By Terrence McCoy
By Scott Fishman
By Deirdra Funcheon
By Allie Conti
By New Times Staff
By Ryan Pfeffer
By Deirdra Funcheon
By Kyle Swenson
A young man clad in blue jeans powders and repowders the reporter between feeds. As soon as the camera light blinks on, the pintsize reporter greets viewers in various cities in stentorian tones. He keeps his hand in his pocket to appear casual. Just before the New York feed, he calls his coordinator, who is standing beside the cameraman.
"HEY! Is it CATHleen or CHRISteen in New York?"
After a hissed reply, he goes live. "Thanks Christine," he says with a smile, "as you can see behind me, here in Palm Beach County tonight..."
To his left, two other newscasters stand in front of their crews. "How much time to the feed?" one calls. When not on camera, they rehearse like actors, muttering their lines over and over. They check and recheck their hair; they check and recheck their ties.
A few minutes later, the miniature reporter gets on the phone. "We've booked all the 1:40 seats to Tallahassee," he tells someone. The person on the other end of the line asks a question. "Oh, I slept a couple hours on the plane, but no, not since Tuesday morning."
Then one cameraman walks by, talking with a companion. "I filed a $10,000 expense report, and they never even blinked," he says.
A few minutes later LePore takes a break from the recount and heads for the TV lights. Almost 20,000 of her butterfly ballots were double-punched and discarded, she says. She'll never design such a ballot again. "Hindsight is 20/20," she adds.
It's midafternoon on WQAM-AM (560), and radio personality Hank "The Hammer" Goldberg is for once not talking sports. Caller after caller testifies to uncounted ballots, egregious violation of law, and Bush clan conflict of interest.
Caller: I may be called a bigot for this, but here goes. Is it possible that we had a significant number of noncitizens voting? Because all you have to do is say yes to the fact that you're a citizen when you register. You no longer have to prove it.
Hank: Eh. I don't know. The Hispanic vote went pretty much for Gore this year.
Caller: Oh. I didn't realize that.
A few minutes later, an even more interesting call comes in. Caller: I felt like I was watching a mile race where none of the closes were closing. Then Bush comes out of the clear blue. Gore cries foul. And then you've got the drug question. You know, was he hopped up on something? But the other thing is...
Hank: Where was that question? I didn't hear that one.
Caller: Heh. Yeah. well, another thing...
Live television has an inverse effect. The real-time world seems oddly slow by comparison. So here, as everywhere, it's later than you think. Tomorrow is Japan's today and Adam Yamaguchi's viewers are waiting to watch Florida tow the nation to a Republican-led future.
"I don't even needto be here," he mutters. In a way, he's right. Yamaguchi, who is 21 years old and lives in Los Angeles, flew to South Florida just to film the site of the Broward County recount, a warehouse on Southwest Second Street near a yoga studio, around the corner from bail bondsmen and a 24-hour pizza joint. He works for Asahi, a television network that covers American news for the Japanese, and admits he could have trained a camera on an office park in the San Fernando Valley. Viewers wouldn't have been able to tell the difference. "In Japan, you know, they're not looking at specifics. They just want to know, you know, that they're still counting."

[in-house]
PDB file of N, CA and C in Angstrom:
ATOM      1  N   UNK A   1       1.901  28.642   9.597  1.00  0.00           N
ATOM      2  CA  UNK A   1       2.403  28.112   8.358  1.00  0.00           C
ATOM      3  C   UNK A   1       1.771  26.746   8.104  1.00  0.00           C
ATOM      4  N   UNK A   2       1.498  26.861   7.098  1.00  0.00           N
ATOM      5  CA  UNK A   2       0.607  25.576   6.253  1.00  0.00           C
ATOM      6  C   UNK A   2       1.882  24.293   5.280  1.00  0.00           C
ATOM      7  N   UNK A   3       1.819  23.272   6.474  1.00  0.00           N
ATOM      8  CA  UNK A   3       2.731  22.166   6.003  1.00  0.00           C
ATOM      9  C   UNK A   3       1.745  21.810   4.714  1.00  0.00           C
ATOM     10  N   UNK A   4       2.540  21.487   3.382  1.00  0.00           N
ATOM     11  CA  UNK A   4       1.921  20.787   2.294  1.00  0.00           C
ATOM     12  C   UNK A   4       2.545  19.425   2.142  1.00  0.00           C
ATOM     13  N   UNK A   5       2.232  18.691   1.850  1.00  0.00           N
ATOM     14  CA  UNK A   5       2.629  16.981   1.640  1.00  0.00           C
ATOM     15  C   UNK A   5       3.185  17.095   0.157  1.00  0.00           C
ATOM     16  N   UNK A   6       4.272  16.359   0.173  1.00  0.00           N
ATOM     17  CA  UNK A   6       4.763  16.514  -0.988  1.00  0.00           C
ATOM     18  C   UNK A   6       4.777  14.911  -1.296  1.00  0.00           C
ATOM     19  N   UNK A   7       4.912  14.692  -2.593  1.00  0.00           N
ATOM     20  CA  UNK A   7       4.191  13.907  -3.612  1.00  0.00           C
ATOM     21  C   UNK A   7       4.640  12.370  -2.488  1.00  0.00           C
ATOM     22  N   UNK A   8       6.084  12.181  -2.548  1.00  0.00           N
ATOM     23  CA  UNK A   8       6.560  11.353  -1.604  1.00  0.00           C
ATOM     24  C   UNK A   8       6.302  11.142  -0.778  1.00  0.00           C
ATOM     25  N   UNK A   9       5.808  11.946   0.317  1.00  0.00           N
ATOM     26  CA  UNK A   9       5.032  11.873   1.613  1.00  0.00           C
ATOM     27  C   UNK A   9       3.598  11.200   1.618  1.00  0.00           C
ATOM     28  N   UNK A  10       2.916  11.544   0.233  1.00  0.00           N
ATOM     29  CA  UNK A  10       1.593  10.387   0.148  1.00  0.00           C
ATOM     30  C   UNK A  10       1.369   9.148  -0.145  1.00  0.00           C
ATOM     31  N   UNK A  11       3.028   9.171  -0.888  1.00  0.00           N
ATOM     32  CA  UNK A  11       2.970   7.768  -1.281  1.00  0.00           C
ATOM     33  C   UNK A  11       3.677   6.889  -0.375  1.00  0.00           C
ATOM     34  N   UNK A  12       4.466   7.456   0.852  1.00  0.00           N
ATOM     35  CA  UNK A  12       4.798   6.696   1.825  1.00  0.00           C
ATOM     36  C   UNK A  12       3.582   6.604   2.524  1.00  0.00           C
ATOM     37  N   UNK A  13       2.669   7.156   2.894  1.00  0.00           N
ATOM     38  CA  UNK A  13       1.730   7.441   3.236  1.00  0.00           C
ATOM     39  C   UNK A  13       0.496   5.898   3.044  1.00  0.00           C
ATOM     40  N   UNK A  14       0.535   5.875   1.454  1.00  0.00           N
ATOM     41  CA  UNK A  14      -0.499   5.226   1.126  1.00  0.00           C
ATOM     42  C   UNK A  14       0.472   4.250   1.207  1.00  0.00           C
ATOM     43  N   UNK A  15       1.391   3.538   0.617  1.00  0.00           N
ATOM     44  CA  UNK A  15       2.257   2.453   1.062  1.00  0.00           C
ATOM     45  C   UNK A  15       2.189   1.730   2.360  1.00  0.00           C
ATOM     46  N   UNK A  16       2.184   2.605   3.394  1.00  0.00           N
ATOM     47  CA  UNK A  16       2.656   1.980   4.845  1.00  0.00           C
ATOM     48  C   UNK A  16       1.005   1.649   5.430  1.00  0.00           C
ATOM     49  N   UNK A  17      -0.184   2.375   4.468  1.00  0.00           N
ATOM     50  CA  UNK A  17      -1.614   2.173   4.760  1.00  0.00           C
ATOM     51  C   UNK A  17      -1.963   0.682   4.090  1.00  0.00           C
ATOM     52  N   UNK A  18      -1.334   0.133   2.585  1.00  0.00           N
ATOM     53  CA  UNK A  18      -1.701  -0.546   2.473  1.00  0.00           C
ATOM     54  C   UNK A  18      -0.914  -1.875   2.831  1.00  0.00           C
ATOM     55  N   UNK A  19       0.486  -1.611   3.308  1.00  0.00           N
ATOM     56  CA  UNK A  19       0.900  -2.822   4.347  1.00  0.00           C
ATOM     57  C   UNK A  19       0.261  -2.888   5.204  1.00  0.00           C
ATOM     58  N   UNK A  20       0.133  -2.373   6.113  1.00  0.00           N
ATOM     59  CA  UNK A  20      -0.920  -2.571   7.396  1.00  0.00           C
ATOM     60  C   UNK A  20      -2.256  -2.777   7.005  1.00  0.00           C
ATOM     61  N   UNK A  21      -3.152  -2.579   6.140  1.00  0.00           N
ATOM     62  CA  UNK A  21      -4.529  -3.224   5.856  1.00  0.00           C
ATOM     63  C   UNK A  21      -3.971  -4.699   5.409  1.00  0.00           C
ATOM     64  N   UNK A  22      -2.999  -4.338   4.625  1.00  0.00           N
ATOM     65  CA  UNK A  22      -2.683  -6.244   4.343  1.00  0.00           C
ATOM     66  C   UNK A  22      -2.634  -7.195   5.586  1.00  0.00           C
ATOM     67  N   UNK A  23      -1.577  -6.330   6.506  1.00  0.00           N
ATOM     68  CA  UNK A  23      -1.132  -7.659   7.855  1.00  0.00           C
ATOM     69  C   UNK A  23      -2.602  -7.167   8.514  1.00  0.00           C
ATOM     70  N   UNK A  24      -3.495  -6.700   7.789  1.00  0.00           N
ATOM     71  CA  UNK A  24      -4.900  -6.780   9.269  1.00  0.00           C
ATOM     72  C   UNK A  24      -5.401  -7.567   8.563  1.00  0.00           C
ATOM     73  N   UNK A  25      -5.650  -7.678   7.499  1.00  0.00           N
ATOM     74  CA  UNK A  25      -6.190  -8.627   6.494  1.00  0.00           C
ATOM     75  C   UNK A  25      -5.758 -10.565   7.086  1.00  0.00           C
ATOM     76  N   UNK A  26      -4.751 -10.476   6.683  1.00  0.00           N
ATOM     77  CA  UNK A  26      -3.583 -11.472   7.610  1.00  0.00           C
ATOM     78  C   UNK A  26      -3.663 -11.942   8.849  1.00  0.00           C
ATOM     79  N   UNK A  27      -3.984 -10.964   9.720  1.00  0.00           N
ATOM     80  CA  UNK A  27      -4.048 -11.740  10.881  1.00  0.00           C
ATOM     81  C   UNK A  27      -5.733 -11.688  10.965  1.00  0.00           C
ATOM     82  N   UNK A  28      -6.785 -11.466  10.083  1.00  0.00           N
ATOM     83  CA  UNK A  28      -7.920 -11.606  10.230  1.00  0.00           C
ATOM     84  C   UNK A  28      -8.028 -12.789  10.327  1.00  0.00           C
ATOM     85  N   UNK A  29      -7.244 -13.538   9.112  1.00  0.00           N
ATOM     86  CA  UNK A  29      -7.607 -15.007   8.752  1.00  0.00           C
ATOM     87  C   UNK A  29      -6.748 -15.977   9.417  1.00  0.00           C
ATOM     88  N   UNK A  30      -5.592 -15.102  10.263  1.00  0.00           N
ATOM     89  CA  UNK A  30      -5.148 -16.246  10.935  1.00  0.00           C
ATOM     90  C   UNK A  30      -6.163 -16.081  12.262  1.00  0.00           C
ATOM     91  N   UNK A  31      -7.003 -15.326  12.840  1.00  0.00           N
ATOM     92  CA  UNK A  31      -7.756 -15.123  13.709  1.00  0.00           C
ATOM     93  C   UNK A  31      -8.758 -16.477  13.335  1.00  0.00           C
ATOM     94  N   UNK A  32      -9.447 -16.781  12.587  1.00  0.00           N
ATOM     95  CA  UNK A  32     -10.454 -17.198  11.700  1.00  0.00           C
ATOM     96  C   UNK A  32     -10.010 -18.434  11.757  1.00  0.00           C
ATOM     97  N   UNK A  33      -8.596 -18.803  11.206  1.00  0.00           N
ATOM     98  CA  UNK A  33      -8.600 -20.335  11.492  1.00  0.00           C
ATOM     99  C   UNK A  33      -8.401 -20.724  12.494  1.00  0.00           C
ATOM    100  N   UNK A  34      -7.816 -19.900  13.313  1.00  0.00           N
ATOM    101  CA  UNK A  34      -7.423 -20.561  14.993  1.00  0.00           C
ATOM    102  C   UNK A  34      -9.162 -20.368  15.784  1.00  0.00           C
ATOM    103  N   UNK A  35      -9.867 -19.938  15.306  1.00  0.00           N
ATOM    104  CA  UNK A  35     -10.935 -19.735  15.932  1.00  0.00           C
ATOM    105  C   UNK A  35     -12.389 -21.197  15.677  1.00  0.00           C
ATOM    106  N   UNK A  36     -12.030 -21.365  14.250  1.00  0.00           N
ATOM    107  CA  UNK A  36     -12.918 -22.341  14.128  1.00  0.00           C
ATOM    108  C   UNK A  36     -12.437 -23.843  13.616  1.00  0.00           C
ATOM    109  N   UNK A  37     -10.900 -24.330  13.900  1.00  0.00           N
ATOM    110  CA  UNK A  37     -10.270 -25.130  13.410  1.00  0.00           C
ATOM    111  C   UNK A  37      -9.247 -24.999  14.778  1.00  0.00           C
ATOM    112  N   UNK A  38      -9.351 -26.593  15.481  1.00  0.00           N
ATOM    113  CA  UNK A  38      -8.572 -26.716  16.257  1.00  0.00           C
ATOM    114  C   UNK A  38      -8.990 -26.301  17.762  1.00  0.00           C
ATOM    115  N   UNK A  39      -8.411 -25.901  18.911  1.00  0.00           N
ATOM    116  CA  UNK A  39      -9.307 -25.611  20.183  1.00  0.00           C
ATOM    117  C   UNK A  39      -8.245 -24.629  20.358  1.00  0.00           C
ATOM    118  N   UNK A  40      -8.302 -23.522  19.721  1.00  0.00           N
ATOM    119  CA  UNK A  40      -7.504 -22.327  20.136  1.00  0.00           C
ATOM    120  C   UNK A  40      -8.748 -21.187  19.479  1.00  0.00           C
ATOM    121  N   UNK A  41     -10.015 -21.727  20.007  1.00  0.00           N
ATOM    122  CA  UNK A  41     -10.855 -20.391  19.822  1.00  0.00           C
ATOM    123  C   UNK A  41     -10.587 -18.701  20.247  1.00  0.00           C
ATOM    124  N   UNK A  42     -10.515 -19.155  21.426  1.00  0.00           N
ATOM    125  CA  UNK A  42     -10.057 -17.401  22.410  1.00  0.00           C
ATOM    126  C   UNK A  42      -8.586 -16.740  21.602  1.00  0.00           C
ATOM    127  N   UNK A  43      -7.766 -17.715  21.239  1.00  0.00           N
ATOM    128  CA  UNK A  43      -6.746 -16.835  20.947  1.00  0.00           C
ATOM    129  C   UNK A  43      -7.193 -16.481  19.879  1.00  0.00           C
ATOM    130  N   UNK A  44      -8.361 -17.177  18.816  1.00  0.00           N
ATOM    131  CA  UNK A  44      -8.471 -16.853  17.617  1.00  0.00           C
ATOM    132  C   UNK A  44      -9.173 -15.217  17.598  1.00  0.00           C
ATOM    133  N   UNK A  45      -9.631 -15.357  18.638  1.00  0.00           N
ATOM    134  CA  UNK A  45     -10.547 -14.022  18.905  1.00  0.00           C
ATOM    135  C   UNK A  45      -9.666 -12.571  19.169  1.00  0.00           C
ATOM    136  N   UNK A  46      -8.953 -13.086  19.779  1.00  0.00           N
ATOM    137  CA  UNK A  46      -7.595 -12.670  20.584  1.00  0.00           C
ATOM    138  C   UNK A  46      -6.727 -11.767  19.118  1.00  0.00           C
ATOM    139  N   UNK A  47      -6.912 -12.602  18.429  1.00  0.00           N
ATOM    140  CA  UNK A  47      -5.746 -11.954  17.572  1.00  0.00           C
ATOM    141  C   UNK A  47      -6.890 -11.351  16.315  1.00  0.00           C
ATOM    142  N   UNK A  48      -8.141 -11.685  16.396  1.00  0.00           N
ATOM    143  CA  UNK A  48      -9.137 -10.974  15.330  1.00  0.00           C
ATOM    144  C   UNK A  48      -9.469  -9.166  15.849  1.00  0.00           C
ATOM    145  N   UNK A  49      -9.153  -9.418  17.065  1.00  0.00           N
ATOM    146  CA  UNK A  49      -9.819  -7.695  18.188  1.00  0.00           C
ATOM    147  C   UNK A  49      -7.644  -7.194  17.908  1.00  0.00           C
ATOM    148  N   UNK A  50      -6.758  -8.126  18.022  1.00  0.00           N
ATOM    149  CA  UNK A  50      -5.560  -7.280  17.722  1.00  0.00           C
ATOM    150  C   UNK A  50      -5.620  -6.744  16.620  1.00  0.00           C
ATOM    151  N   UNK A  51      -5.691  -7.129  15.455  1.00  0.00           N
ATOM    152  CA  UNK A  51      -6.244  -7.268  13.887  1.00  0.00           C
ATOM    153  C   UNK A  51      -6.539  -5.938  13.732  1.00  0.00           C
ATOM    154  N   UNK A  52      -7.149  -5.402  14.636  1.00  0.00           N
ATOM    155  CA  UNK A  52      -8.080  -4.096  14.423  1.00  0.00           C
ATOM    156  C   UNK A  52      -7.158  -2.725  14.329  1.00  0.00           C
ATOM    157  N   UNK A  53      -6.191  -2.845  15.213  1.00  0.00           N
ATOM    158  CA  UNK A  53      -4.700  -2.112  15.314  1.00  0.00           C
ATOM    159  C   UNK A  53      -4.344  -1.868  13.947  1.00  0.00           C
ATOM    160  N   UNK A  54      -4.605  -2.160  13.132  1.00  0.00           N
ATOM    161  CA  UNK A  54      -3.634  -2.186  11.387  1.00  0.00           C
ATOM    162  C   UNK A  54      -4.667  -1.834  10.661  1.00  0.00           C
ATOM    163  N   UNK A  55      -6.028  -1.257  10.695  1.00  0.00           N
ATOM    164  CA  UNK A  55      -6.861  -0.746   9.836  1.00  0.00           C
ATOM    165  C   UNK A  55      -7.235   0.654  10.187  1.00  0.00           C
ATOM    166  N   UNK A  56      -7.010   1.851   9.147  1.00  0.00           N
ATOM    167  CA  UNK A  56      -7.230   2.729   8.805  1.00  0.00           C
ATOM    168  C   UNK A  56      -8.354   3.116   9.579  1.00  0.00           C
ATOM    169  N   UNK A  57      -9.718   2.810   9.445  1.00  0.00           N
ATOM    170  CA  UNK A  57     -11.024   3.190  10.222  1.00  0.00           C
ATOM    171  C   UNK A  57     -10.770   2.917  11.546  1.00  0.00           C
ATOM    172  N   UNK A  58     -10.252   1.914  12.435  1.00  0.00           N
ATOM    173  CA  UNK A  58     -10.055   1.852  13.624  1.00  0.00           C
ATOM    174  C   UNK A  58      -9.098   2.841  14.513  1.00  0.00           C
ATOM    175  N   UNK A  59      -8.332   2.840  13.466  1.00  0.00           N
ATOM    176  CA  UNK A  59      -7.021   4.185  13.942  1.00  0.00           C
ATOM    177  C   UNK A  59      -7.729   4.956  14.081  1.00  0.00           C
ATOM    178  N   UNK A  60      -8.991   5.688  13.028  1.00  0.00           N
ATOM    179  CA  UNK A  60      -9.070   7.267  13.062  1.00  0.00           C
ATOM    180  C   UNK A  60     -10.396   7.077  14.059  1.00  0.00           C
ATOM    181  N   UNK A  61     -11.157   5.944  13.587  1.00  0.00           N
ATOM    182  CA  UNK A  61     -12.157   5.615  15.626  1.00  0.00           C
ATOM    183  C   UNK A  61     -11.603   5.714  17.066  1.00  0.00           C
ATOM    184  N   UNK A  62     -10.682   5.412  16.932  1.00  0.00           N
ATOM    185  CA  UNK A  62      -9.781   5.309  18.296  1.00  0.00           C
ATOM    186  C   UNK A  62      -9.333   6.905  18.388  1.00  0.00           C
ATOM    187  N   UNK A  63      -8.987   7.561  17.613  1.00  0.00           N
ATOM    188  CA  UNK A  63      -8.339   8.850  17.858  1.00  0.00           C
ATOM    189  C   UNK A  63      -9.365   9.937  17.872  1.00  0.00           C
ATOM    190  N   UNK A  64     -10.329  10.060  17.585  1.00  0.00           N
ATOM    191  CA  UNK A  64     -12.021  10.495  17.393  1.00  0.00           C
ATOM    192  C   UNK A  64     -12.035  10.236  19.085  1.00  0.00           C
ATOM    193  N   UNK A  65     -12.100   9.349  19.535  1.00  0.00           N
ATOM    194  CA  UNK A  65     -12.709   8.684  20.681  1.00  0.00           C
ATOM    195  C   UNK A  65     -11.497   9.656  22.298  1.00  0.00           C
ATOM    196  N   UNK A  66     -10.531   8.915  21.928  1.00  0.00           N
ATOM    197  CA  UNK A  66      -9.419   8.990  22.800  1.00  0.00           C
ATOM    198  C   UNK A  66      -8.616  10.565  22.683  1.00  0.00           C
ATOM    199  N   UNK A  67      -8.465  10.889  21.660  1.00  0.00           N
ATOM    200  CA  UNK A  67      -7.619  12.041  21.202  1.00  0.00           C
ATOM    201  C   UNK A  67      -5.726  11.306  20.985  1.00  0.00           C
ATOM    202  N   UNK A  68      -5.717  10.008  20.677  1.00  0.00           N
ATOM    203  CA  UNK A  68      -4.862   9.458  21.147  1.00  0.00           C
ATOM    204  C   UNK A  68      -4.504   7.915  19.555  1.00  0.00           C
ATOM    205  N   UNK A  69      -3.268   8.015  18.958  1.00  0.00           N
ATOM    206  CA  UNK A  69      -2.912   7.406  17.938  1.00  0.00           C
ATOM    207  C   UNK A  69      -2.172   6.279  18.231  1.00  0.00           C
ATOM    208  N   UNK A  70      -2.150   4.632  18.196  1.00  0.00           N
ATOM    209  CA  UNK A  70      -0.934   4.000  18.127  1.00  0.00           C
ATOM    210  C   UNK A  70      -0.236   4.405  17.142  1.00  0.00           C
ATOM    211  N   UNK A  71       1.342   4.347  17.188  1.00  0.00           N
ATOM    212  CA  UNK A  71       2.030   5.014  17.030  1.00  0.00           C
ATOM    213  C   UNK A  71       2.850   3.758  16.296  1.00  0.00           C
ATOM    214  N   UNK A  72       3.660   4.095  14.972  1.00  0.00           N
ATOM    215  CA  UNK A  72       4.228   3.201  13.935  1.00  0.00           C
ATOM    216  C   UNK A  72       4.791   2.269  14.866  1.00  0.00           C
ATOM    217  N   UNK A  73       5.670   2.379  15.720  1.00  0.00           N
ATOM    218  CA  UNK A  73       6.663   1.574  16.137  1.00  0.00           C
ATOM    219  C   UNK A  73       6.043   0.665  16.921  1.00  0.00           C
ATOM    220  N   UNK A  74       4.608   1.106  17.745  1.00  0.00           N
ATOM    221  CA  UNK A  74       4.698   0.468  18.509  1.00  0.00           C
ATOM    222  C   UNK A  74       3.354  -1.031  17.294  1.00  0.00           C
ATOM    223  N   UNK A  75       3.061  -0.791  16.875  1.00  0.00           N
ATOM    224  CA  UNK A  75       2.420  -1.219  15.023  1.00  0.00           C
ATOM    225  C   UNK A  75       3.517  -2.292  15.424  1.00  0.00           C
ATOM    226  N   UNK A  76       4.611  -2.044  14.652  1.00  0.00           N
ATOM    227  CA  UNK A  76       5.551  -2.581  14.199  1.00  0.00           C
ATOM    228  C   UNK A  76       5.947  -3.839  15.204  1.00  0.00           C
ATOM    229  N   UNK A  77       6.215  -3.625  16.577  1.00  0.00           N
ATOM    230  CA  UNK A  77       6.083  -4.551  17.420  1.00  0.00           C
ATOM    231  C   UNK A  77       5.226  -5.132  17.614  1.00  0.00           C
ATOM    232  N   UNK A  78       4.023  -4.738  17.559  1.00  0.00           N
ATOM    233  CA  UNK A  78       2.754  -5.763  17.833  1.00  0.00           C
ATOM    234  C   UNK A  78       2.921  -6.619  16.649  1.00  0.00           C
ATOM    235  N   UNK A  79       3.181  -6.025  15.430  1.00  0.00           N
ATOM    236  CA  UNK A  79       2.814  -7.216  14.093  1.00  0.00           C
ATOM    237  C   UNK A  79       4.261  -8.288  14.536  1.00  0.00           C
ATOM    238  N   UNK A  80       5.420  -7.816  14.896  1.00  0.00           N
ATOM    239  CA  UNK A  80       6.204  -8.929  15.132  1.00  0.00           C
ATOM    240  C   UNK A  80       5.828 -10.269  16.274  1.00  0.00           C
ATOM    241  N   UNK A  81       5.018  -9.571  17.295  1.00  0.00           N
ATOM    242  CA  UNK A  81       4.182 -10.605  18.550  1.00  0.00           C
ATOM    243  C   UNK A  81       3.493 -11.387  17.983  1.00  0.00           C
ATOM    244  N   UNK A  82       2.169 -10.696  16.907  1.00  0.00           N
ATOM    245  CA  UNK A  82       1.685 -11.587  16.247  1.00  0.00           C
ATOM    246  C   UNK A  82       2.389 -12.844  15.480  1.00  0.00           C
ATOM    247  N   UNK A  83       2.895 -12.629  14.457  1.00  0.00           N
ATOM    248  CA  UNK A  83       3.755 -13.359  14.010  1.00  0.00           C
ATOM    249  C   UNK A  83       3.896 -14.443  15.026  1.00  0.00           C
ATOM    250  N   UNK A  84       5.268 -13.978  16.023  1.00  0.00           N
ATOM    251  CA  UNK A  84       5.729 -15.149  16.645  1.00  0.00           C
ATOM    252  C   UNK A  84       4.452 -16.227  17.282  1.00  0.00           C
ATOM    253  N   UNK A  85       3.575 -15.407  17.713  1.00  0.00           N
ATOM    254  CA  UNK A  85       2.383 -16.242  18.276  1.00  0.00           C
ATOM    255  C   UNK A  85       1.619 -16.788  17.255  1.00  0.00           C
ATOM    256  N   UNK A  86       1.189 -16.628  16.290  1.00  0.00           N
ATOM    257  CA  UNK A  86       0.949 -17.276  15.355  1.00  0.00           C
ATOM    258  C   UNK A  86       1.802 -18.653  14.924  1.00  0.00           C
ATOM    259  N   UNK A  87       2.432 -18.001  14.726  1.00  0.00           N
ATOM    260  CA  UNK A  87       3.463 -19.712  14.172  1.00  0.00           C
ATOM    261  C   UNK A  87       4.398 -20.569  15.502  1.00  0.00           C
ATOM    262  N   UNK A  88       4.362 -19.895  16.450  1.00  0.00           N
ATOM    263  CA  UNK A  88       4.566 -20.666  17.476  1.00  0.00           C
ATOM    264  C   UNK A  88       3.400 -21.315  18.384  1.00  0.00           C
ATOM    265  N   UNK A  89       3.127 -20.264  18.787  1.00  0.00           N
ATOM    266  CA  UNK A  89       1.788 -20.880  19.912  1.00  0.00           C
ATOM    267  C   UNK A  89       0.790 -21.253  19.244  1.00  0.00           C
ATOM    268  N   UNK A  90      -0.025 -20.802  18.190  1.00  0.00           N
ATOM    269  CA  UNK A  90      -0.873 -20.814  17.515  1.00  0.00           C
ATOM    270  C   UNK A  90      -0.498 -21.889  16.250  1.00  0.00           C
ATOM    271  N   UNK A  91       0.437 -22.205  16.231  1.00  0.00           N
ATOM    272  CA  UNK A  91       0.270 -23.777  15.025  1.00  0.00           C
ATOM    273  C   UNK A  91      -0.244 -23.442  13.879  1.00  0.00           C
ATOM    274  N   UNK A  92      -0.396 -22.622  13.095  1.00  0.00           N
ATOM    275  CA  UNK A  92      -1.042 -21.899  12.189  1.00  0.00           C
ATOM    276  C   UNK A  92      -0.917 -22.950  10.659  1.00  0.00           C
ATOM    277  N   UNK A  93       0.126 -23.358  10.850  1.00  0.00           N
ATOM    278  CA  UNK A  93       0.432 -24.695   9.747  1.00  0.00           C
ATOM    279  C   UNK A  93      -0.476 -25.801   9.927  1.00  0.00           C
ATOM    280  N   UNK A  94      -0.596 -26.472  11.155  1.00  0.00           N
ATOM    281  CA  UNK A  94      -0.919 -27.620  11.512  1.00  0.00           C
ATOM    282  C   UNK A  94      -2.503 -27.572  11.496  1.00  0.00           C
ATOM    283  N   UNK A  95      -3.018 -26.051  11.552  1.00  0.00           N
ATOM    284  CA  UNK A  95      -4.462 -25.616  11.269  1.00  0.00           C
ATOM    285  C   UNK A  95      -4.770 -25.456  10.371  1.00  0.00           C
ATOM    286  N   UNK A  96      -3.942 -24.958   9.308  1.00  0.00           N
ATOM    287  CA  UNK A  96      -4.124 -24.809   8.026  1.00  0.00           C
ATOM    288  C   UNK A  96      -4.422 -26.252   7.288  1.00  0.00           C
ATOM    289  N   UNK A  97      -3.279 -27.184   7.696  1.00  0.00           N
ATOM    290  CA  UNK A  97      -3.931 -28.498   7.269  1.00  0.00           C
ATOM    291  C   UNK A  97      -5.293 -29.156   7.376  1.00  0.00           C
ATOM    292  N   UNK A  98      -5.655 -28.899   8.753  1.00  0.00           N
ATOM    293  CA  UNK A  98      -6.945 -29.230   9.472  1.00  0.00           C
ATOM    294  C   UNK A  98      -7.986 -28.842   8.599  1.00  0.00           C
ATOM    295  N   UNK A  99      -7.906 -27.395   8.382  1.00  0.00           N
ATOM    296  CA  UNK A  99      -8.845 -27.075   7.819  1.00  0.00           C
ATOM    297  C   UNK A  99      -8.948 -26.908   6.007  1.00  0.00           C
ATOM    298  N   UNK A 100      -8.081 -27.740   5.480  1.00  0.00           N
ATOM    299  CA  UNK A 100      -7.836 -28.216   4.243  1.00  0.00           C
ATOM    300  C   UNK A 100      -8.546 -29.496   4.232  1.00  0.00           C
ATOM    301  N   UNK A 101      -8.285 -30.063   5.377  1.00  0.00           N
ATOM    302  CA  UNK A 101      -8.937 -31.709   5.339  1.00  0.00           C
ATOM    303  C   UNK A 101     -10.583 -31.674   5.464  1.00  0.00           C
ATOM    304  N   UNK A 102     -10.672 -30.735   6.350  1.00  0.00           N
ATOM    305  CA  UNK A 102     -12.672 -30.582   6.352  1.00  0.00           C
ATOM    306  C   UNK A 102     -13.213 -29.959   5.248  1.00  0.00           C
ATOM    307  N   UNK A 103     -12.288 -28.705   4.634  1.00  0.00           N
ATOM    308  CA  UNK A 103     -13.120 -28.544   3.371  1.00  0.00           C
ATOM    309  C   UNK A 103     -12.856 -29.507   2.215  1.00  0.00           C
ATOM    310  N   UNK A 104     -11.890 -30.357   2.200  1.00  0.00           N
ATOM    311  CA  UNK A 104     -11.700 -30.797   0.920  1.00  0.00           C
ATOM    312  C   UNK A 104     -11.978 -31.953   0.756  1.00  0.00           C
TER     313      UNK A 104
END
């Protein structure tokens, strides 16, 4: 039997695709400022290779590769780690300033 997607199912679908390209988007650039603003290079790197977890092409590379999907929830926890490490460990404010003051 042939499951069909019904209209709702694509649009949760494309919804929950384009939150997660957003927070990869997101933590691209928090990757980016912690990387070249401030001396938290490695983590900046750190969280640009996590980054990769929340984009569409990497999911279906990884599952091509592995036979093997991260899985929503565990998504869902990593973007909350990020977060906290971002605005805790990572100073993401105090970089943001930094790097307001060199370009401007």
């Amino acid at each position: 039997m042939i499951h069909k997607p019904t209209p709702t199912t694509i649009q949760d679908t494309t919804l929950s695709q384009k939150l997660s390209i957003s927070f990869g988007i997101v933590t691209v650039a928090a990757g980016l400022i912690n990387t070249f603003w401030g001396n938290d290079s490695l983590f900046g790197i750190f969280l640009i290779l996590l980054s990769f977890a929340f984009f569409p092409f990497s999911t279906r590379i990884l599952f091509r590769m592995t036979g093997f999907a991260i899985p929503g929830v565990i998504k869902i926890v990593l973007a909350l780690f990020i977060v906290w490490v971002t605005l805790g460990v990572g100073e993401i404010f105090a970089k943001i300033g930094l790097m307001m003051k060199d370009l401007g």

And they want to see that other networks' cameras are rolling, too: "It's not going to make a difference, but I just want to have them in the background."
In the background a stream of camera people, blue-blazered network reporters, and sheriff's deputies in forest green polyester wander in and out as receptionist Joan Sykes blithely licks the last drop of Dole fruit cup syrup from a plastic spoon. "This is just a flukey thing," Sykes says, tossing the spoon and cup into a trash can under her desk and launching into a rambling tale of the realelection story the stations never tell. Sykes' scoop, a description of how the warehouse works, is about as scintillating as a segment on a bread factory. But she insists it's compelling. Besides, it's an exclusive; "I picked you," she brightly tells a reporter, "because you kinda look like my daughter."
Camera crews from NBC affiliates, ABC affiliates, and CNN crowd the place. Most media people look bored. They don't speak much to one another but talk into cell phones, sometimes two at once. A middle-aged member of the Bush contingent is gabbing away. "There were shenanigans to the north of us and to the south of us, but I think we're OK here."
If the liberal press is worried about a Republican administration, no one shows it. Even though he's inside, a CNN reporter keeps putting on and taking off the wraparound sunglasses that hang from his neck on a cord. Folding tables are littered with takeout food along with liter upon liter of broadcasters' ubiquitous elixir, Evian. A female TV producer offers up the remaining half of a gargantuan sandwich. There is no taker.